These are not small questions on a planet that is 71 percent covered in salt water. As the Earth’s climate changes—as the inner atmosphere becomes warmer, as the winds increase, as the oceans heat up—what does all this mean for us? Trouble, most likely, and Holliday and her colleagues were in the business of finding out how much and what kind. It was deeply frustrating for them to be lashed to their bunks rather than out on the deck lowering their instruments. No one was thinking about Iceland anymore.

The trip was far from a loss, however. During the endless trains of massive waves, Discovery itself was collecting data that would lead to a chilling revelation. The ship was ringed with instruments; everything that happened out there was being precisely measured, the sea’s fury captured in tight graphs and unassailable numbers. Months later, long after Avery had returned everyone safely to the Southampton docks, when Holliday began to analyze these figures, she would discover that the waves they had experienced were the largest ever scientifically recorded in the open ocean. The significant wave height, an average of the largest 33 percent of the waves, was sixty-one feet, with frequent spikes far beyond that. At the same time, none of the state-of-the-art weather forecasts and wave models—the information upon which all ships, oil rigs, fisheries, and passenger boats rely—had predicted these behemoths. In other words, under this particular set of weather conditions, waves this size should not have existed. And yet they did.

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Catherine McBride-Stern, January 2, 2012 (view all comments by Catherine McBride-Stern)
Follow an elite group of tow-in-big-wave riders as they ride the freak waves of the world. You will feel as if you are there as they catch these giants and feel the fear as they describe wipe-outs that break bones and fracture souls. Also visit with scientists that study the change in the world’s geology, arctic glaciers, ocean currents and weather brought on by global warming, and learn what is happening on the ocean floor that will change coastal climates and ocean voyages in the near future. You will also be told what exactly happens to the shipping industry as these 100 footers become more prevalent. A book that puts global warming into perspective relating to what covers most of our earth. Highly recommended, and not for the faint of heart.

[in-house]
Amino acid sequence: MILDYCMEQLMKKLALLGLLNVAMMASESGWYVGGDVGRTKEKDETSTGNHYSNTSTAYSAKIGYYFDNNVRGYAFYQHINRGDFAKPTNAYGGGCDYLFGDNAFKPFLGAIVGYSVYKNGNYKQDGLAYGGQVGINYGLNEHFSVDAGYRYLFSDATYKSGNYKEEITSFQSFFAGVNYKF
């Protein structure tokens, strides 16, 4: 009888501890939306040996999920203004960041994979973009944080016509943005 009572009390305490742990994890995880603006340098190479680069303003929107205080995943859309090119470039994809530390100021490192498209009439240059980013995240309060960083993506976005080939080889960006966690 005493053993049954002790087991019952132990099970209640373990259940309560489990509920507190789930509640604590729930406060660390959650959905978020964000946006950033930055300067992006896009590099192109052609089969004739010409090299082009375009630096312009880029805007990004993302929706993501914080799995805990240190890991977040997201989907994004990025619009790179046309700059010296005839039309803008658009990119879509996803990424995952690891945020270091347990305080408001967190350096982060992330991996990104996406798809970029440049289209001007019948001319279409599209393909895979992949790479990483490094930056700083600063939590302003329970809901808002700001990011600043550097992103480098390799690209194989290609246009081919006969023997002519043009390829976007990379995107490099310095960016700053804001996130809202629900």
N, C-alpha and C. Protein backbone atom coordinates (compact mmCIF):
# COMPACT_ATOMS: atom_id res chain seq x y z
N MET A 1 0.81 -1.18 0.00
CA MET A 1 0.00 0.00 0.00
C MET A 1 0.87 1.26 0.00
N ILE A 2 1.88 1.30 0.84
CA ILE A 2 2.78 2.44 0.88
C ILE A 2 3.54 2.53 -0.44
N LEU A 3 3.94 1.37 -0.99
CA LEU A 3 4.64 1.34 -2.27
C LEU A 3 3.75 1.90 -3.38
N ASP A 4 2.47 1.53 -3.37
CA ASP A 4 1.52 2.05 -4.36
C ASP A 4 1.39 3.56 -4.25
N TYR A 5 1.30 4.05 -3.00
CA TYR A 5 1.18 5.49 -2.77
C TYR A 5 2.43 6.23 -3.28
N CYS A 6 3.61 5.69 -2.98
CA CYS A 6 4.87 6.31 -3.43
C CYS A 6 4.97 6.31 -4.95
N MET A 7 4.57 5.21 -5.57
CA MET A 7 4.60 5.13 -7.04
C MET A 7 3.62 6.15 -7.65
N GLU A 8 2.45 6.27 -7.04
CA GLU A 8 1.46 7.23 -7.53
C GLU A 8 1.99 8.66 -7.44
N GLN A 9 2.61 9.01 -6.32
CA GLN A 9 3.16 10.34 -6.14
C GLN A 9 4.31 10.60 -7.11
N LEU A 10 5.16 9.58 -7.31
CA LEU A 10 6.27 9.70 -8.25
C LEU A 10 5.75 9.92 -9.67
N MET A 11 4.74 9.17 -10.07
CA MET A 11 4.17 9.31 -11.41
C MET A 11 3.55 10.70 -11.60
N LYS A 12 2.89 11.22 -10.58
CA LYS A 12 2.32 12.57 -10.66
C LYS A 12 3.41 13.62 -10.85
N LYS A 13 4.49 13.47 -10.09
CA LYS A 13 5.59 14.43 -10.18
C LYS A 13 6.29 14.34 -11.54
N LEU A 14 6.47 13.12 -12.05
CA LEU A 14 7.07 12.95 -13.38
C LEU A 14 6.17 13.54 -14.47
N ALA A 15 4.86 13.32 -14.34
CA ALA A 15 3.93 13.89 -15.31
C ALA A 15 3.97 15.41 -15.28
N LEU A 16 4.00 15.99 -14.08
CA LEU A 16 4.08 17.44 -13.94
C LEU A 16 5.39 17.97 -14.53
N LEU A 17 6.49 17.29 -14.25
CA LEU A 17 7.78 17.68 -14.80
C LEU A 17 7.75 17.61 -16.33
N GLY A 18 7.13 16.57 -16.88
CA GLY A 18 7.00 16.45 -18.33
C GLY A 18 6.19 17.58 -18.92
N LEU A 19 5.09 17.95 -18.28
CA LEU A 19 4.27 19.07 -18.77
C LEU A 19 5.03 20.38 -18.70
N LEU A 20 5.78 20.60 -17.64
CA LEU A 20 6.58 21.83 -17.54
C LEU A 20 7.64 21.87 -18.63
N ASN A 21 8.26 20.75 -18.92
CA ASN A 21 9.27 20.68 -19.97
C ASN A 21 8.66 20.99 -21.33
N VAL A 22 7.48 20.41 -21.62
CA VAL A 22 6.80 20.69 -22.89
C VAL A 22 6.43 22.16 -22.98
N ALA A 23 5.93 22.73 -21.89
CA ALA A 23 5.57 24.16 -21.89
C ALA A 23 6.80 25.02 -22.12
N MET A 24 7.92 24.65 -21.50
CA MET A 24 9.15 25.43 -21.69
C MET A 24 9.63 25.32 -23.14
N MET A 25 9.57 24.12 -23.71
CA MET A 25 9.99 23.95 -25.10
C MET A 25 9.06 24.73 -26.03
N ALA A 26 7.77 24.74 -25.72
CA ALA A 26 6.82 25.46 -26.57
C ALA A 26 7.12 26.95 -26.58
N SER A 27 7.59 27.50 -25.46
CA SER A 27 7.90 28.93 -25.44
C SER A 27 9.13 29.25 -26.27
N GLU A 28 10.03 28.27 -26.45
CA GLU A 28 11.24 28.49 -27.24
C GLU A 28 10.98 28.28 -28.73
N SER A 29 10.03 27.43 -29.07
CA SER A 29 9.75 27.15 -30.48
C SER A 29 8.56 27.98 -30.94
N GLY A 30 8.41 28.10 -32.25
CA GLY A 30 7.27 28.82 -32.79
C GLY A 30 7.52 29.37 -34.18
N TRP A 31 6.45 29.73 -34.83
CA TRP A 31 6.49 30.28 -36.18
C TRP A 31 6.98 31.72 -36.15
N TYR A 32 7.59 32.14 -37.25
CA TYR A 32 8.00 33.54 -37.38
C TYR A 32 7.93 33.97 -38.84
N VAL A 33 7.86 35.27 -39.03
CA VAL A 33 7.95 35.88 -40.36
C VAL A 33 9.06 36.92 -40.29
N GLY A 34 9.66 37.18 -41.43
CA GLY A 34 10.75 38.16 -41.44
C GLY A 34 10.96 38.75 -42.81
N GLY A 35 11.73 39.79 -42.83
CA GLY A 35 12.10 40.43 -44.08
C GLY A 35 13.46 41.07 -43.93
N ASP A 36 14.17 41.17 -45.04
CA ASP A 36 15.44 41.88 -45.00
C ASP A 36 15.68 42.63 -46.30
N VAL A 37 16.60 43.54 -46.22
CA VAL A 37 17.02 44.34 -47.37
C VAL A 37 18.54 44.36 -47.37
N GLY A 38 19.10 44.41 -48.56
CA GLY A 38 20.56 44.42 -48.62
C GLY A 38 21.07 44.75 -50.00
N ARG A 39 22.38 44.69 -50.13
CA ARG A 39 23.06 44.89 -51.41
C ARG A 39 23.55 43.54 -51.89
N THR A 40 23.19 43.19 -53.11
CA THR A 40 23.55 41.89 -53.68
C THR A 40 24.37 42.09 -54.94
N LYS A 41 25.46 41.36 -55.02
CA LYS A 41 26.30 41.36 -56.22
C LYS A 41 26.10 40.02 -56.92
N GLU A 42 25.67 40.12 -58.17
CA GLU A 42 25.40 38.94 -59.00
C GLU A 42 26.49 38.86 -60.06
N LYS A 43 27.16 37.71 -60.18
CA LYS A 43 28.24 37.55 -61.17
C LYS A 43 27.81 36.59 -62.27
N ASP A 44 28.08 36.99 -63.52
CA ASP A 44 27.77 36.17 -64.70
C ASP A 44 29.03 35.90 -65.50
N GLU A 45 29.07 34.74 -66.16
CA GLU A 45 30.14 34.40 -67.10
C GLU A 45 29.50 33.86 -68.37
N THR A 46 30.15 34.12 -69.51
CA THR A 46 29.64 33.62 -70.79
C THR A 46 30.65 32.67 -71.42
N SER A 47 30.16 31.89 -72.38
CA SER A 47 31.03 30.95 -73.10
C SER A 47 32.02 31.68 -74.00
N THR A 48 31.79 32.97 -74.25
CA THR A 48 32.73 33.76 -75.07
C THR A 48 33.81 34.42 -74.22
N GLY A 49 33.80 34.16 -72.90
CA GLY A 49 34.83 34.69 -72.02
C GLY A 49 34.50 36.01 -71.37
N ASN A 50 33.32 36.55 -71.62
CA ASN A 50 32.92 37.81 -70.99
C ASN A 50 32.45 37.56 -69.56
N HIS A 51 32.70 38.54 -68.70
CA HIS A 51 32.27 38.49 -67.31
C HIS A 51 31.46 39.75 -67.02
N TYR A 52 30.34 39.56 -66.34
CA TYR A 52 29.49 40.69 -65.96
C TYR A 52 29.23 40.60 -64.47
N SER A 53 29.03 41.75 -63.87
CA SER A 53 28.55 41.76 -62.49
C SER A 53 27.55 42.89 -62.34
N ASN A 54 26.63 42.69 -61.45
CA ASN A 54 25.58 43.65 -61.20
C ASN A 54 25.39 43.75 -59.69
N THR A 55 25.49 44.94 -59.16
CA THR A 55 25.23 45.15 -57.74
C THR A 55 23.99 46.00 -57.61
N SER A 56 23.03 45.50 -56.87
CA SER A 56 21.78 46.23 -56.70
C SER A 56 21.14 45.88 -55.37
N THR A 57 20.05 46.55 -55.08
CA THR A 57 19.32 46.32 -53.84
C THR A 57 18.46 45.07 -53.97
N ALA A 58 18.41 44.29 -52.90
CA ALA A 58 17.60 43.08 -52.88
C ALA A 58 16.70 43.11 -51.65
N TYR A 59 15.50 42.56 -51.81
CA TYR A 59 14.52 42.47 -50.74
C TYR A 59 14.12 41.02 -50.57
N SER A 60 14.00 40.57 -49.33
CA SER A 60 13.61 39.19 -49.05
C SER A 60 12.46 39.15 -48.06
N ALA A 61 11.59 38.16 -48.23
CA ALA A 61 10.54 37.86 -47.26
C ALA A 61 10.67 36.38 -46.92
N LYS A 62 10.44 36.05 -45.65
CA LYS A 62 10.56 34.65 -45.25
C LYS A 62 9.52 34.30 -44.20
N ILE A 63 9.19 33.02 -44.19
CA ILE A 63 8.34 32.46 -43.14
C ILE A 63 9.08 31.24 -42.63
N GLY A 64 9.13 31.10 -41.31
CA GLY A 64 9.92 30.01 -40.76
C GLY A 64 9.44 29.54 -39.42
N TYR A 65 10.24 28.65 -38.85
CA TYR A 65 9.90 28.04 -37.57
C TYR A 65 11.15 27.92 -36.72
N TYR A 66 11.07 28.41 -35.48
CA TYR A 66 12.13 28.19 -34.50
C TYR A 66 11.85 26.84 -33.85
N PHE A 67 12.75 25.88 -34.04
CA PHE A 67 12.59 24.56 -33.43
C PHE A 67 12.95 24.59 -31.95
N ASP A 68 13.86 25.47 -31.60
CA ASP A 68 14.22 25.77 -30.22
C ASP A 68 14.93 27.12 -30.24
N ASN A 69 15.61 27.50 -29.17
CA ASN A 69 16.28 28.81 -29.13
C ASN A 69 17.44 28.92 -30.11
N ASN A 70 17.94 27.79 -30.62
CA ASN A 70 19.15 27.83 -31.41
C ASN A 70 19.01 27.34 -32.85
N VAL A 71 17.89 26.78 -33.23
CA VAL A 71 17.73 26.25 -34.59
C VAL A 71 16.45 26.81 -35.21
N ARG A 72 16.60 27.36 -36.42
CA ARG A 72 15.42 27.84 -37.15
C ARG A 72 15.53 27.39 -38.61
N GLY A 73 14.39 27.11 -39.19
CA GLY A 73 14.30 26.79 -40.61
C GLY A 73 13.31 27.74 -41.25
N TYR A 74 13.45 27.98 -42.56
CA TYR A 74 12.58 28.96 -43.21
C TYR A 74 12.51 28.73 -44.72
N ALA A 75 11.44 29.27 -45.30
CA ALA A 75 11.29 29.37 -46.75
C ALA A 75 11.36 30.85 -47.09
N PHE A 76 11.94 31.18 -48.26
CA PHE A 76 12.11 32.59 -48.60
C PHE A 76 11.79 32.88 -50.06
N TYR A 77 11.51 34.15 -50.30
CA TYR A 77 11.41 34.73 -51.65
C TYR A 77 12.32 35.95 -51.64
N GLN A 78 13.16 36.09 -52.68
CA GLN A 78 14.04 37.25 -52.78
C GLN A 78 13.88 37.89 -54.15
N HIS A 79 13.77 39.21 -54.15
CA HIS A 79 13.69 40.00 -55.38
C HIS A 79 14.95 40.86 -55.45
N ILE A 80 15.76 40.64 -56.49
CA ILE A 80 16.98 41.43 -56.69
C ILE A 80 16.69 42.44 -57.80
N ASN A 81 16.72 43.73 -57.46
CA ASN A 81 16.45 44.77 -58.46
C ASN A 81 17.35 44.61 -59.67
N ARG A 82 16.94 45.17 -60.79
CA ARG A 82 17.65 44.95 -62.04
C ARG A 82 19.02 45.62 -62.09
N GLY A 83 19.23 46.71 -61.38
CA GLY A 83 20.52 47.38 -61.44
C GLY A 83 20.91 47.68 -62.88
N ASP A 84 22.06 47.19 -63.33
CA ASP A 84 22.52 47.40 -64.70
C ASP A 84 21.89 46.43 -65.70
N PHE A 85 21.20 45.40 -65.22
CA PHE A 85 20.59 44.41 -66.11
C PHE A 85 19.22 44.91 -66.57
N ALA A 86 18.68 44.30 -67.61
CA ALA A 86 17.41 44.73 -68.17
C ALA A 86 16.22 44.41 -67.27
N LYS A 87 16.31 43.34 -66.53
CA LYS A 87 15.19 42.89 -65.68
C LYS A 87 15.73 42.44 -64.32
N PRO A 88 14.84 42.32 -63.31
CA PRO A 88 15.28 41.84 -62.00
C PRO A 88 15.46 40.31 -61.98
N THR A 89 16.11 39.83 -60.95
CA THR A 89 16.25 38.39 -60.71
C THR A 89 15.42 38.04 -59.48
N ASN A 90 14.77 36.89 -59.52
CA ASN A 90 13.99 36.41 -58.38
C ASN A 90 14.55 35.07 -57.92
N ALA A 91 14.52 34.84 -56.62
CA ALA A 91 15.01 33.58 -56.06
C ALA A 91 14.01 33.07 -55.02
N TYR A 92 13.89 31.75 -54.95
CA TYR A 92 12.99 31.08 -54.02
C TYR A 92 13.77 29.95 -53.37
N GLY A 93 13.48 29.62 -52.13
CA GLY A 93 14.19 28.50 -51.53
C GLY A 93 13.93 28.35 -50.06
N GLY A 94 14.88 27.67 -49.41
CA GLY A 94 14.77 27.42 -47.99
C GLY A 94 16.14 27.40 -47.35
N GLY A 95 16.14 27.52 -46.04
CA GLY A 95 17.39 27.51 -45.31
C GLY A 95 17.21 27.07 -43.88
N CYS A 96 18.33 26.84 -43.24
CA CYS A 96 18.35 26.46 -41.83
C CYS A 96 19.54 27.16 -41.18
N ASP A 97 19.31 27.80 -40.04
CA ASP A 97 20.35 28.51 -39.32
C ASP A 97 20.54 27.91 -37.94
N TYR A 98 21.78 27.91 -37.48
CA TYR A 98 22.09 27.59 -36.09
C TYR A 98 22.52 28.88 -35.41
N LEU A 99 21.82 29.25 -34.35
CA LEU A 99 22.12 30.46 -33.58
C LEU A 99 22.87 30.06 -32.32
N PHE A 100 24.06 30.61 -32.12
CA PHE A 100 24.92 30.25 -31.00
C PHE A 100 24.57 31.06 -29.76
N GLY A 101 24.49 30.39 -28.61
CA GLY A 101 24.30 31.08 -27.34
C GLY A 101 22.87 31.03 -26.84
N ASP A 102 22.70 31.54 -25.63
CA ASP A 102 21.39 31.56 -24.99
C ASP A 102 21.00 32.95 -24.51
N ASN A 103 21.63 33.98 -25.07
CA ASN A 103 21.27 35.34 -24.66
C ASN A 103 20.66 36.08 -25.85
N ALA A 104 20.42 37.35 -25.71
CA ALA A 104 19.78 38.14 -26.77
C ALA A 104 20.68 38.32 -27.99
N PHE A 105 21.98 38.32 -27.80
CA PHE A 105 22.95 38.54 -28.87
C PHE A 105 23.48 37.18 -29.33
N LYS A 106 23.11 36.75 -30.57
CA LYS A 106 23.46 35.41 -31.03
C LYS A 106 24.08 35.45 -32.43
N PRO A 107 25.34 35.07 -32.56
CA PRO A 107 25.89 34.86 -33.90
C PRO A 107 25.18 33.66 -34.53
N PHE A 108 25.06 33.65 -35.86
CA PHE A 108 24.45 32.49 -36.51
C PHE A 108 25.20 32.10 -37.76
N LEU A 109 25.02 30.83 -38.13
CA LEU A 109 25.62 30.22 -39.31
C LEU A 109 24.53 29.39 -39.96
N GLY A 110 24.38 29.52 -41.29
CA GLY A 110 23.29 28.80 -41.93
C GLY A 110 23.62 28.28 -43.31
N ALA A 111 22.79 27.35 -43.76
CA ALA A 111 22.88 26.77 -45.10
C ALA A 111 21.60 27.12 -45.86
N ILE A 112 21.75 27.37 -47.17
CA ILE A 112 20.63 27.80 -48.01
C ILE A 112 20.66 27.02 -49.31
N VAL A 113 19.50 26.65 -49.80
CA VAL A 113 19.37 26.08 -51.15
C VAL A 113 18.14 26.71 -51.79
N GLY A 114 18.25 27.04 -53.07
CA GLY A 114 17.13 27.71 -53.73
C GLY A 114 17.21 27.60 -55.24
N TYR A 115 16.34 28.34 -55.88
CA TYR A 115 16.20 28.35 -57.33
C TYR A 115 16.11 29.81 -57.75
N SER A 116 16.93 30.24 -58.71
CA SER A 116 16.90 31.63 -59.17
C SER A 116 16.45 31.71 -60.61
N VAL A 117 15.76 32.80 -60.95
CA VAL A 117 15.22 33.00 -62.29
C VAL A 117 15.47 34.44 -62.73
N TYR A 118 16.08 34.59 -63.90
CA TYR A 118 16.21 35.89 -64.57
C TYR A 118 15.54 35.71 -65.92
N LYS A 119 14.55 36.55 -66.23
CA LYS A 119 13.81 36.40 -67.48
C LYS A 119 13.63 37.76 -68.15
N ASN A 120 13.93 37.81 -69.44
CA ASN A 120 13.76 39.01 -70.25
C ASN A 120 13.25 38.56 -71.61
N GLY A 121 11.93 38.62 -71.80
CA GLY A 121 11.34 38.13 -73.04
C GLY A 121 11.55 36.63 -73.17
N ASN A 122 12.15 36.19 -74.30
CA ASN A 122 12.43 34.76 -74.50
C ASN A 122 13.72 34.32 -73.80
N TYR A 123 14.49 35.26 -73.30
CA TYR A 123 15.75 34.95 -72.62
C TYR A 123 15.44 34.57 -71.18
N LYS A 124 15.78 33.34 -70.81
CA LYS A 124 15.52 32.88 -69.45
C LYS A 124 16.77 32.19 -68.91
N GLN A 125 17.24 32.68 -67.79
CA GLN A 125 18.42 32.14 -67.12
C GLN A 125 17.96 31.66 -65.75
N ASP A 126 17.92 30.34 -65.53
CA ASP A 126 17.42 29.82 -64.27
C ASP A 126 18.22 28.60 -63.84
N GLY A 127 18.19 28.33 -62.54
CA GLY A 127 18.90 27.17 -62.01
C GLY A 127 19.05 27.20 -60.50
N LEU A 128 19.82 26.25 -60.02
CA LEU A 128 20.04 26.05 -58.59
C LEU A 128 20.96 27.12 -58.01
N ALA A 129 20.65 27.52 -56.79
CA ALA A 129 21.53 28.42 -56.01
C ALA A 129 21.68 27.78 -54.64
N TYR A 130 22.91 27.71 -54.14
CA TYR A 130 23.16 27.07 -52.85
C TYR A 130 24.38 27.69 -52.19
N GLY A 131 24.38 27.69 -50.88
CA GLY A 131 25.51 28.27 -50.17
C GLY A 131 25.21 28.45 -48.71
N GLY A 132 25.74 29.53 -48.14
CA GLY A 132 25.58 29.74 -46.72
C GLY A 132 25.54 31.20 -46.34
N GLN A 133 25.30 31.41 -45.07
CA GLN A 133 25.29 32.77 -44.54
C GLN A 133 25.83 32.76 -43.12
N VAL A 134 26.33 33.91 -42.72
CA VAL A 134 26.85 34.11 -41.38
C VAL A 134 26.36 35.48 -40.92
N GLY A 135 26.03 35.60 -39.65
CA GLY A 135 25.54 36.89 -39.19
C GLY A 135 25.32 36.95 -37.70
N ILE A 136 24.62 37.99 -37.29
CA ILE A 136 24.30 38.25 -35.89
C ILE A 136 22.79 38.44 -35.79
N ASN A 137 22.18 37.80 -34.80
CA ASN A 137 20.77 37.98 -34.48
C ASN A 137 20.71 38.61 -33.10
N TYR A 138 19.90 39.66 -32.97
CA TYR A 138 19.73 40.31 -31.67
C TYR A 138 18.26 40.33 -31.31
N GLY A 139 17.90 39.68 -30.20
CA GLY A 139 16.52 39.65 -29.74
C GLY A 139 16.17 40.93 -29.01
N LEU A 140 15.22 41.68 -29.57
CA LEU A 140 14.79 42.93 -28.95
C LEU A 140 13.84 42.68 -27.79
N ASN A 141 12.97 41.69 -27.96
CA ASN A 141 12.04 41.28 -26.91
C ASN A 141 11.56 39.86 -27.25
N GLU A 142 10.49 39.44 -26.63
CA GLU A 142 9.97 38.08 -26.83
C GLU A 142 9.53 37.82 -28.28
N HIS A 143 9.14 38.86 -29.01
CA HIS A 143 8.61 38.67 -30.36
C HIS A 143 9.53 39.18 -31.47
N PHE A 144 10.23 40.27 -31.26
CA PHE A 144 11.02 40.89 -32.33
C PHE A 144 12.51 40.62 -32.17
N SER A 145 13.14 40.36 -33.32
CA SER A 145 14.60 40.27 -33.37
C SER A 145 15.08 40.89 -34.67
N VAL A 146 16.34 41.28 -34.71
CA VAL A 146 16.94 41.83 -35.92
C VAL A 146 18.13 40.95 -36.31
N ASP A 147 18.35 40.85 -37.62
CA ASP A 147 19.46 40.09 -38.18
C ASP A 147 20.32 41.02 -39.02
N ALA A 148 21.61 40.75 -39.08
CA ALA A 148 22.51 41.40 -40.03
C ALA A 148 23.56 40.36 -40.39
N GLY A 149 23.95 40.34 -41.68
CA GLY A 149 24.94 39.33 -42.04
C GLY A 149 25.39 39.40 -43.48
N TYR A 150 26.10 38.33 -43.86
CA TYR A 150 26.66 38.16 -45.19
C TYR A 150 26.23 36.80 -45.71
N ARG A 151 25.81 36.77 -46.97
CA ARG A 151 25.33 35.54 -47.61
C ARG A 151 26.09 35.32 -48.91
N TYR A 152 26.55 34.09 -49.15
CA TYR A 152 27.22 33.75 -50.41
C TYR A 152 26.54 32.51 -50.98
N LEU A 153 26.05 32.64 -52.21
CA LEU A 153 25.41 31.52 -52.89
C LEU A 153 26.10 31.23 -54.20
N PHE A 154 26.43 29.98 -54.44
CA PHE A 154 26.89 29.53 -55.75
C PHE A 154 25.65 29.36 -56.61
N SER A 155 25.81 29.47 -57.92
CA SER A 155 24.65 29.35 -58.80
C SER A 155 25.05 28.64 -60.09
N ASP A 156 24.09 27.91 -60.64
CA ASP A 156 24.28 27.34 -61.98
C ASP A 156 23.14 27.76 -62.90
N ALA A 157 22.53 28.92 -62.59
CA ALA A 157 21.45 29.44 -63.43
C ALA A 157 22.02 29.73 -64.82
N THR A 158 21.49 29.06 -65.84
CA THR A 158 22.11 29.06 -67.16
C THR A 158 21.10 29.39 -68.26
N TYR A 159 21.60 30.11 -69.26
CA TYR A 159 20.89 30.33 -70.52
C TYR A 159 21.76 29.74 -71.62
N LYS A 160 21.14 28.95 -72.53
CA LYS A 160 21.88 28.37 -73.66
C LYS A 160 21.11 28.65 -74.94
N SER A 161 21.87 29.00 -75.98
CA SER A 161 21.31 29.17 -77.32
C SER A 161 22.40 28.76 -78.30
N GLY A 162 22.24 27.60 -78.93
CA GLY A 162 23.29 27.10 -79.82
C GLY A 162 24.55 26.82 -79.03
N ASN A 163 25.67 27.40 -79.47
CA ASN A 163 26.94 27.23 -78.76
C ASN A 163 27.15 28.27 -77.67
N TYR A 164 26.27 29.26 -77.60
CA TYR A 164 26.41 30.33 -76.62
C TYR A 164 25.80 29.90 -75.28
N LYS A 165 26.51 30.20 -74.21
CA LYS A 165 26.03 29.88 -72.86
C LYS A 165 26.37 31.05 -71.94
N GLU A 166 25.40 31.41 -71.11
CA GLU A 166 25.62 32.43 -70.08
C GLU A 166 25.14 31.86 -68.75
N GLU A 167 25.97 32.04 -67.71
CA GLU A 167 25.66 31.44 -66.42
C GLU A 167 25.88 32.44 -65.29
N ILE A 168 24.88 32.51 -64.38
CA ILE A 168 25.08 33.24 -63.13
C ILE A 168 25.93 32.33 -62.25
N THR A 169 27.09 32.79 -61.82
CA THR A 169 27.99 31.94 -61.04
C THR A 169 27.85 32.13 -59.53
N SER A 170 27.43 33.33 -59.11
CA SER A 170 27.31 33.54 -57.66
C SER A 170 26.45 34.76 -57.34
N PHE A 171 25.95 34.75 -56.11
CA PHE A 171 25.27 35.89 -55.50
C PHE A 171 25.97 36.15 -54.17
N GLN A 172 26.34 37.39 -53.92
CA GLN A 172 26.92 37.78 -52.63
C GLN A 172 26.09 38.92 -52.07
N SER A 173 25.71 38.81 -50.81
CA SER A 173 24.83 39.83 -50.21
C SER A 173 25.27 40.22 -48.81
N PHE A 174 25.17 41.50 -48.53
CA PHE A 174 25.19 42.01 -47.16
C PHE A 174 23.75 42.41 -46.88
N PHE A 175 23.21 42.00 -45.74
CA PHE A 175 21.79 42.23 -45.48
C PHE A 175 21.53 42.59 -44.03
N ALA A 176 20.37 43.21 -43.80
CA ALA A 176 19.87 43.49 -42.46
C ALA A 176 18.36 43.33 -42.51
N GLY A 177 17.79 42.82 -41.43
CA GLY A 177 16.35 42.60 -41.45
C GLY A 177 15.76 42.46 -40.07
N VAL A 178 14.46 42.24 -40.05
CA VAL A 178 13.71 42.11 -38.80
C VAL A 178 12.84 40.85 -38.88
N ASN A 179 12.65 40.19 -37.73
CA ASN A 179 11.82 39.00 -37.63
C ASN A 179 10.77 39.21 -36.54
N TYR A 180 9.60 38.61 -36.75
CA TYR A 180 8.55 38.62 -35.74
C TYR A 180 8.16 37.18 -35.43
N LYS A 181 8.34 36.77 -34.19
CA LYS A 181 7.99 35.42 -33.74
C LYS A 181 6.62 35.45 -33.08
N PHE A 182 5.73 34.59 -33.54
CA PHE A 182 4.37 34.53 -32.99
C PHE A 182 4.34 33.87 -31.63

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(1 of 2 readers found this comment helpful)
Donn, January 1, 2012 (view all comments by Donn)
The Wave catches your attention from the first pages and pulls you along on a fascinating tale of scientists, surfers and the sea. The topic is interesting to anyone who has ever seen the ocean; it is written in a clear, plain, and engaging style that draws in a nonspecialist, yet is careful enough to satisfy scientists. An excellent story.
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(1 of 2 readers found this comment helpful)
GFaughn, January 1, 2012 (view all comments by GFaughn)
When a friend gave me this book to read, commenting on how much she enjoyed it, I politely accepted it and set it aside to read "some day", thinking it didn't sound like anything I'd choose. I'm not usually interested in surfing, nor in oceanography, so it just didn't sound appealing. Was I ever wrong! A few months later I picked the book up, and I couldn't put it down. I recommended it to our book club, and now all the members are reading it as next month's selection -- and I've given it to both of my children and their spouses (two of whom are surfers, and one a scientist). The book opened my eyes to many aspects of the ocean and those who spend time in its waters.
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Product Details

A Surfing Savant's Journey with Asperger's
Casey, Susan
Yehling, Robert
Marzo, Clay
Nestor, James
Houghton Mifflin Harcourt
Ecosystems & Habitats - Oceans & Seas
Oceans & Seas
Waves & Wave Mechanics
surfing;science;non-fiction;waves;oceanography;ocean;oceans;global warming;nature;hawaii;adventure;climate change;extreme sports;shipping;shipwrecks
Edition Description:
Publication Date:
Electronic book text in proprietary or open standard format
Grade Level:
8-page color insert
9 x 6 in 1 lb

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Related Subjects

Science and Mathematics » Nature Studies » Ocean and Marine Biology
Science and Mathematics » Oceanography » General
Science and Mathematics » Physics » General
Sports and Outdoors » Sports and Fitness » Water Sports » General